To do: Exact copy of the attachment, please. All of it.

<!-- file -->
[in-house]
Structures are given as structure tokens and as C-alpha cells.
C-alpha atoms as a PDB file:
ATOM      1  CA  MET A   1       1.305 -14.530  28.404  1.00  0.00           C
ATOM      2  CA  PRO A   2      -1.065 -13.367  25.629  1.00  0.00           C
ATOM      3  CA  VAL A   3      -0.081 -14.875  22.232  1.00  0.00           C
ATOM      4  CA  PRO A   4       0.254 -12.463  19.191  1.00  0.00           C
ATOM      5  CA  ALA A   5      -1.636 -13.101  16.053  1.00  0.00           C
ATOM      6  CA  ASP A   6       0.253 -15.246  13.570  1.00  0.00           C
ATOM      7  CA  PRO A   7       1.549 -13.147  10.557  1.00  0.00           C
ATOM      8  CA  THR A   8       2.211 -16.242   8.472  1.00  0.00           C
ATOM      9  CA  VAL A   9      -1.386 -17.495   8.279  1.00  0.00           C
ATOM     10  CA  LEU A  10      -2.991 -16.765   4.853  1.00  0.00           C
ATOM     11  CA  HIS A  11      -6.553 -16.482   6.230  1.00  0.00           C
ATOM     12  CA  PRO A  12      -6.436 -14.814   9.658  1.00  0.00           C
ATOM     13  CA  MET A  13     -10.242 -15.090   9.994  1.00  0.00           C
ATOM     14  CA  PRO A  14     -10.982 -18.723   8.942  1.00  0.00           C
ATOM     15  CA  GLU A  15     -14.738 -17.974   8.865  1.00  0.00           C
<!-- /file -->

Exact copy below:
[in-house]
Structures are given as structure tokens and as C-alpha cells.
C-alpha atoms as a PDB file:
ATOM      1  CA  MET A   1       1.305 -14.530  28.404  1.00  0.00           C
ATOM      2  CA  PRO A   2      -1.065 -13.367  25.629  1.00  0.00           C
ATOM      3  CA  VAL A   3      -0.081 -14.875  22.232  1.00  0.00           C
ATOM      4  CA  PRO A   4       0.254 -12.463  19.191  1.00  0.00           C
ATOM      5  CA  ALA A   5      -1.636 -13.101  16.053  1.00  0.00           C
ATOM      6  CA  ASP A   6       0.253 -15.246  13.570  1.00  0.00           C
ATOM      7  CA  PRO A   7       1.549 -13.147  10.557  1.00  0.00           C
ATOM      8  CA  THR A   8       2.211 -16.242   8.472  1.00  0.00           C
ATOM      9  CA  VAL A   9      -1.386 -17.495   8.279  1.00  0.00           C
ATOM     10  CA  LEU A  10      -2.991 -16.765   4.853  1.00  0.00           C
ATOM     11  CA  HIS A  11      -6.553 -16.482   6.230  1.00  0.00           C
ATOM     12  CA  PRO A  12      -6.436 -14.814   9.658  1.00  0.00           C
ATOM     13  CA  MET A  13     -10.242 -15.090   9.994  1.00  0.00           C
ATOM     14  CA  PRO A  14     -10.982 -18.723   8.942  1.00  0.00           C
ATOM     15  CA  GLU A  15     -14.738 -17.974   8.865  1.00  0.00           C